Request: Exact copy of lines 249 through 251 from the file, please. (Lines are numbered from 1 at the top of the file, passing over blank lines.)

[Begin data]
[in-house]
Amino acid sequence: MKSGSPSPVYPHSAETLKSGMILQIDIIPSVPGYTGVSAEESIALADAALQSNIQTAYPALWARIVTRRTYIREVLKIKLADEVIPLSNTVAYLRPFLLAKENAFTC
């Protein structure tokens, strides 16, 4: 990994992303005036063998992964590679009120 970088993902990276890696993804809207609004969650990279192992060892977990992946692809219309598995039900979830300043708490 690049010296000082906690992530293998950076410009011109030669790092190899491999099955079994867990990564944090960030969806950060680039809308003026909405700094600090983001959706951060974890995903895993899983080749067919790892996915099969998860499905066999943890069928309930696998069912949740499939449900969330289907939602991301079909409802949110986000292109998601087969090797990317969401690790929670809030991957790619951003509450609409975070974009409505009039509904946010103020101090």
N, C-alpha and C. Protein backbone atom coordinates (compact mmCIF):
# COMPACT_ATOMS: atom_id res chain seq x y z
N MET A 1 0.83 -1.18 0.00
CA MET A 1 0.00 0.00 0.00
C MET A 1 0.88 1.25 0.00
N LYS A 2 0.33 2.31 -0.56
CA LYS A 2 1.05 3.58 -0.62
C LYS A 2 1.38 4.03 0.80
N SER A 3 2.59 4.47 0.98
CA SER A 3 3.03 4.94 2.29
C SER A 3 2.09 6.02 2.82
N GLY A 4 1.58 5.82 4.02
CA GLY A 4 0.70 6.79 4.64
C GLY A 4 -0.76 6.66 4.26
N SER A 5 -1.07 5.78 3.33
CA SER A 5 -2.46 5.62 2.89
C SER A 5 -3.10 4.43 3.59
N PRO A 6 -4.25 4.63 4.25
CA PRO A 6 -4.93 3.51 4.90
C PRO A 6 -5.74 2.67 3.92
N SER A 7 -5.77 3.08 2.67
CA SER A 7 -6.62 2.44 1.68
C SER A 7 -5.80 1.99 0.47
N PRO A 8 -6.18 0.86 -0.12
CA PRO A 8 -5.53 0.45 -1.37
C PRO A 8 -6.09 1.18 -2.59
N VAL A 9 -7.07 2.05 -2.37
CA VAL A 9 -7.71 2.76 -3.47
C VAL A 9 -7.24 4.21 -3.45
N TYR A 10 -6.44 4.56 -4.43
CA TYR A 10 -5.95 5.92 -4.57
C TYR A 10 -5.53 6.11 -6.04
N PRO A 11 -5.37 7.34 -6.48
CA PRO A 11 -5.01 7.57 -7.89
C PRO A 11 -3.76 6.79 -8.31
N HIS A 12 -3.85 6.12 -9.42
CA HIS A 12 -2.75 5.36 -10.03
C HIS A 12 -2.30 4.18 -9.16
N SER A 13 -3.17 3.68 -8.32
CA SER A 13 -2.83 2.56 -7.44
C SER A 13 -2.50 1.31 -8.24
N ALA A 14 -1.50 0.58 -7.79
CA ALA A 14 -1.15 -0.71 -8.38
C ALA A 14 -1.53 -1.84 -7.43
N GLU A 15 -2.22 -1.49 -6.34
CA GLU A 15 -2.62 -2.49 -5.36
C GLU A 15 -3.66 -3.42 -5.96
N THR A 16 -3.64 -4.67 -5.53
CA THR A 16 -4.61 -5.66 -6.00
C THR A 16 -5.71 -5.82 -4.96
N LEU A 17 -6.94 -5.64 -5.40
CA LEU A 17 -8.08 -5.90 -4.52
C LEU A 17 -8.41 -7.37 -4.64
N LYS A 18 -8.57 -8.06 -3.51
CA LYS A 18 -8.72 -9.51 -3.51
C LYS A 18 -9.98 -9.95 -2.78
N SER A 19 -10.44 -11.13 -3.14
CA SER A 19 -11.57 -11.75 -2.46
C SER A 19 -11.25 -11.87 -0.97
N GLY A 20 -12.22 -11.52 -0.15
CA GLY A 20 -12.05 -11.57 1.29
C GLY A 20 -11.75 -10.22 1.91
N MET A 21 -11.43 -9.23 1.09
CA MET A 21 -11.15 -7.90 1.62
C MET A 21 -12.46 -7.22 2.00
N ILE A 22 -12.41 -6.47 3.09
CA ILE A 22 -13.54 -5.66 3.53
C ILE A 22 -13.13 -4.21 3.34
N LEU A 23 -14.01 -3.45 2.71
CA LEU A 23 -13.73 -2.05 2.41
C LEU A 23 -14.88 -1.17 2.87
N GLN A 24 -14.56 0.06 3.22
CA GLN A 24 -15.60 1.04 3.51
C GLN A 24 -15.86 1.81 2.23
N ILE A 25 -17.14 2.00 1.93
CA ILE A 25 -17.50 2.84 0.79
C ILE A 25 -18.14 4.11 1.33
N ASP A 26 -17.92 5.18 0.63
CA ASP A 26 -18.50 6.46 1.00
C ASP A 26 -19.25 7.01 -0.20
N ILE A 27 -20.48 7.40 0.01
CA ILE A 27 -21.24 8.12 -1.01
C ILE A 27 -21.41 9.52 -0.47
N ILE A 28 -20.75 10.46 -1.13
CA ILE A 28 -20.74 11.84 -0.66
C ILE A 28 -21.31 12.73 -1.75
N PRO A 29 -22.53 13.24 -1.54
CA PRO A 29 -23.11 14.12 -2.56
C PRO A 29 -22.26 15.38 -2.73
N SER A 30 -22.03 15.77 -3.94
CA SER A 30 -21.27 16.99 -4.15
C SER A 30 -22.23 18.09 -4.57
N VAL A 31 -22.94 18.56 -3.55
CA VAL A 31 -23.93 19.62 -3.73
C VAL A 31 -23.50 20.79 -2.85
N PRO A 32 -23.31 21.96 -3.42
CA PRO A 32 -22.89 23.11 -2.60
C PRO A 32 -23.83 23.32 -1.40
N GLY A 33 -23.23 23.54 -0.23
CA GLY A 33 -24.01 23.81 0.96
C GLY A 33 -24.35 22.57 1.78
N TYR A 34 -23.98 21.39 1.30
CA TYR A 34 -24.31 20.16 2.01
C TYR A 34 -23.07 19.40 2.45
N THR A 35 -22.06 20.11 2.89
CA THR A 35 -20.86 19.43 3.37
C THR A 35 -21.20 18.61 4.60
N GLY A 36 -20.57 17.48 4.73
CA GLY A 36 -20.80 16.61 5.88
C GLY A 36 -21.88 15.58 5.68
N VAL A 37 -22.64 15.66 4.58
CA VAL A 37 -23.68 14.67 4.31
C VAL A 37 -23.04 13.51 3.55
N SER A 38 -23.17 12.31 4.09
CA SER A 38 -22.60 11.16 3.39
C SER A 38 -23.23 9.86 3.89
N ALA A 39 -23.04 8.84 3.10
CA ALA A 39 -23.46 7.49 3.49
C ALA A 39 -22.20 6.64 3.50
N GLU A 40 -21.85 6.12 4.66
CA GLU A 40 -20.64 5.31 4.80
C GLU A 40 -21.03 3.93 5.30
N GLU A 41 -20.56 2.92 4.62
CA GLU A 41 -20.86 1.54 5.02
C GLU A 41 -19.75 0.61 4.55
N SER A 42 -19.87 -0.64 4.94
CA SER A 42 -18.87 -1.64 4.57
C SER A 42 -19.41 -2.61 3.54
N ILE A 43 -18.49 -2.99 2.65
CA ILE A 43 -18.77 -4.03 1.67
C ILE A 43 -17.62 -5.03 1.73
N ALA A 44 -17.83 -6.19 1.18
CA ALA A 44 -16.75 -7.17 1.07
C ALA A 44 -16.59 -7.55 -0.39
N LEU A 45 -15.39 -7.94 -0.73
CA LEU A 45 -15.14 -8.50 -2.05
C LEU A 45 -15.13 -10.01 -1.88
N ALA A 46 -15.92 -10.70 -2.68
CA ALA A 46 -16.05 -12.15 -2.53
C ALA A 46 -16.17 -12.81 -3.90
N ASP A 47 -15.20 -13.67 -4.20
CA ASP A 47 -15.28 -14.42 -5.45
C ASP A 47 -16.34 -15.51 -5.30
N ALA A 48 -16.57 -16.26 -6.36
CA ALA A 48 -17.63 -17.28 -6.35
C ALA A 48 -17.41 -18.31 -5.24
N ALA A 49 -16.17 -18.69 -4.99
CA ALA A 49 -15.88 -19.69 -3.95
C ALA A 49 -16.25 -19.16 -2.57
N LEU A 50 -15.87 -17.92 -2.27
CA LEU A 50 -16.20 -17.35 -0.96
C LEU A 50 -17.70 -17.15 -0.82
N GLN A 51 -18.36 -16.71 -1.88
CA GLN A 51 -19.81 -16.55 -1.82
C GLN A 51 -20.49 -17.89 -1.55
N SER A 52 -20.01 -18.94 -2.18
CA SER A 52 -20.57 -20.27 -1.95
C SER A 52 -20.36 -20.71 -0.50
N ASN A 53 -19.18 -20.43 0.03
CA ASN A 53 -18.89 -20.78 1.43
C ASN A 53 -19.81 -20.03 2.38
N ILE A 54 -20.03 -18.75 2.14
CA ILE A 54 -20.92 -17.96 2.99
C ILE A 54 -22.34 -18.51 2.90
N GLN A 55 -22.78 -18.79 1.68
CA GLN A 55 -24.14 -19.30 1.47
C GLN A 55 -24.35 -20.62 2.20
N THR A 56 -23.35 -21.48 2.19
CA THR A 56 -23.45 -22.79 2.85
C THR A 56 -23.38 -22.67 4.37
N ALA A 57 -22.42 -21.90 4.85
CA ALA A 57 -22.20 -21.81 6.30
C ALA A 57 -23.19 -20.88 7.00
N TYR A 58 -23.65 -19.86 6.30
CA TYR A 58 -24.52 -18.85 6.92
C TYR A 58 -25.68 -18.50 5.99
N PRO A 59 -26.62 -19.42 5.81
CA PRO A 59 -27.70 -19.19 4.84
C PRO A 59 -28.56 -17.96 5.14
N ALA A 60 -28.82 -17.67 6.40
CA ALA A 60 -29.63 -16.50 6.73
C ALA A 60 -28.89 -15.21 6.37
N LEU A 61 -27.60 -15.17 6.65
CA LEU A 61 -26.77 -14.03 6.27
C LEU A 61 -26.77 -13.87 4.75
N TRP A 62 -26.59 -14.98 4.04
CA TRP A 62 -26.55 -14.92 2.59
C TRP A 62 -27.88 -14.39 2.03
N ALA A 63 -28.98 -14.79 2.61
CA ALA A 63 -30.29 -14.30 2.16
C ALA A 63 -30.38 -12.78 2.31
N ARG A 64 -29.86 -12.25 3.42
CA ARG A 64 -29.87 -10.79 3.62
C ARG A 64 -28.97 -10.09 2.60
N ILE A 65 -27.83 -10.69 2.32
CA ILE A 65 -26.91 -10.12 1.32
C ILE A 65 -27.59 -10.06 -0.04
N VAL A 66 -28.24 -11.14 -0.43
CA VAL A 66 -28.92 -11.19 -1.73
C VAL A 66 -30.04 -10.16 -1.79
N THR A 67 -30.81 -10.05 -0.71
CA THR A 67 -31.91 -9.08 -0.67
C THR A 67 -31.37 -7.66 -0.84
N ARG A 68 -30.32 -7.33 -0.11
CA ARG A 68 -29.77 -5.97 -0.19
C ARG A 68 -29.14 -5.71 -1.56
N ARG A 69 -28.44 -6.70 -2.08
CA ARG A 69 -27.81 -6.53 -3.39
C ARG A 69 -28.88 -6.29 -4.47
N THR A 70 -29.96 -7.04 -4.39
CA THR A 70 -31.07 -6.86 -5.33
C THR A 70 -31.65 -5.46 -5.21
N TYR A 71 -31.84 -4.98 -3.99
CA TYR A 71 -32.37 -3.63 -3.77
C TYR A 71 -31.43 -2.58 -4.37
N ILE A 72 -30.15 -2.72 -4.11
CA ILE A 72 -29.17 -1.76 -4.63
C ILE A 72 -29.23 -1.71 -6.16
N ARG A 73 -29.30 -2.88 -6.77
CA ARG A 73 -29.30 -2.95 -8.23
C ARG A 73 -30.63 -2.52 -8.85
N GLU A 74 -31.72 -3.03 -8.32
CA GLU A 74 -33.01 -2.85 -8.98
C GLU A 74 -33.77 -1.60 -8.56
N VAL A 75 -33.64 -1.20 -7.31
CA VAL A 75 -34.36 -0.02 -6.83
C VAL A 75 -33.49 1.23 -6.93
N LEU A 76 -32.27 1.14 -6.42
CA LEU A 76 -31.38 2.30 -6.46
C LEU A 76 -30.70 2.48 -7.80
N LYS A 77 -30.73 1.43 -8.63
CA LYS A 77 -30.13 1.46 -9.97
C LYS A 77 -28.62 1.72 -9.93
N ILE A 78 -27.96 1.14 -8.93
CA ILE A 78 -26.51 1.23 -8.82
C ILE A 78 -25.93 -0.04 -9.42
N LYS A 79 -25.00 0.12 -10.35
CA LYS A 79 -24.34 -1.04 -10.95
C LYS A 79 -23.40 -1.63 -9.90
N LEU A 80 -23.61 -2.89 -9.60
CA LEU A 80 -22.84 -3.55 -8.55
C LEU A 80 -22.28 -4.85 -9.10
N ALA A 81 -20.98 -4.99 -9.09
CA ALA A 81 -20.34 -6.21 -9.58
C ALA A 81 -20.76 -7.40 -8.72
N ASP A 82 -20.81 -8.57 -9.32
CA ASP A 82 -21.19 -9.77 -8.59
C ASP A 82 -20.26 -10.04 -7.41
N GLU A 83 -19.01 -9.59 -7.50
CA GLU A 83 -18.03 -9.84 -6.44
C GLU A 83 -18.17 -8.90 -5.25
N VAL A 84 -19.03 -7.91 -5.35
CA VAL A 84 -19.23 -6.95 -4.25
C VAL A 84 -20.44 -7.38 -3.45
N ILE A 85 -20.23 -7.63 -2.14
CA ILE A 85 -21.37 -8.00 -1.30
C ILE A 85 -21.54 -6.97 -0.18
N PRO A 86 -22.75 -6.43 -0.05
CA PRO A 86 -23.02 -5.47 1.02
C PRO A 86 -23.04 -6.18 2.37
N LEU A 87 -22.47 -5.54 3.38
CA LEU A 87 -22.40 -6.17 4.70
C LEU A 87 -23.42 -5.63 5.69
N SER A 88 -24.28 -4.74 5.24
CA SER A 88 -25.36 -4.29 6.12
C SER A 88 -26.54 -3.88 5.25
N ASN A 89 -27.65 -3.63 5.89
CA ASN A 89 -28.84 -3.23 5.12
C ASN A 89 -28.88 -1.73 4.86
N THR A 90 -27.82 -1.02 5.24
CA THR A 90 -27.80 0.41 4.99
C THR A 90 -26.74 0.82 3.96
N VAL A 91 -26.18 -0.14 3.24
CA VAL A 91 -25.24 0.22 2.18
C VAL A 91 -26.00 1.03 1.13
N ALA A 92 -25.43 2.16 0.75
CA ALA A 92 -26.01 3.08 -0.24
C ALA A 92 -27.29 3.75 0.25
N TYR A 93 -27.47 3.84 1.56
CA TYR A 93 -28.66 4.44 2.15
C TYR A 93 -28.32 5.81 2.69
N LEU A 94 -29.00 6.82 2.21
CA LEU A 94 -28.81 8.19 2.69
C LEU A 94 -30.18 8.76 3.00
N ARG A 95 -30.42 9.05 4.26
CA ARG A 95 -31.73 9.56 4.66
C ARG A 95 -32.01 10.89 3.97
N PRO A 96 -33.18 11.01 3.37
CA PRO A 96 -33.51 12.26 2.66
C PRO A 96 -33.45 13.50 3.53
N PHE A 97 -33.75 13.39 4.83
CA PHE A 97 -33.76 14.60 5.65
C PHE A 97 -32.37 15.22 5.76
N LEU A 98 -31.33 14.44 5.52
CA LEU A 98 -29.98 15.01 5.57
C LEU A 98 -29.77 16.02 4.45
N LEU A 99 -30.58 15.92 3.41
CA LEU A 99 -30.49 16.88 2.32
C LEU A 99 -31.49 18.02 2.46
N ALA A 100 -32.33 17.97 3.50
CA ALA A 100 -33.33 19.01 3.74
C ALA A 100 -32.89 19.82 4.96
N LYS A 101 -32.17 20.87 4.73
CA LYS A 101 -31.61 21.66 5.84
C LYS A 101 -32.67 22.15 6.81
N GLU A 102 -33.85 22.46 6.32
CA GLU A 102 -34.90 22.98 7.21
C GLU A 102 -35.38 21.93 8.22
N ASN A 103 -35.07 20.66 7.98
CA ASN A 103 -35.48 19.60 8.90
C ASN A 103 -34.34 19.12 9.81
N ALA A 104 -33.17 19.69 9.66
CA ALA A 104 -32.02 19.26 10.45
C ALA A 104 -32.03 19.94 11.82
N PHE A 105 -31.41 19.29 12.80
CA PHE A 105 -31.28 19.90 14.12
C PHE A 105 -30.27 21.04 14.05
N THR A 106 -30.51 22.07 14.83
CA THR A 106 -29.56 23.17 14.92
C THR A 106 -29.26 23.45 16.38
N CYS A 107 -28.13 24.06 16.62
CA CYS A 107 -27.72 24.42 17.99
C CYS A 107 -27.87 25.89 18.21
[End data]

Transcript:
N ASP A 82 -20.81 -8.57 -9.32
CA ASP A 82 -21.19 -9.77 -8.59
C ASP A 82 -20.26 -10.04 -7.41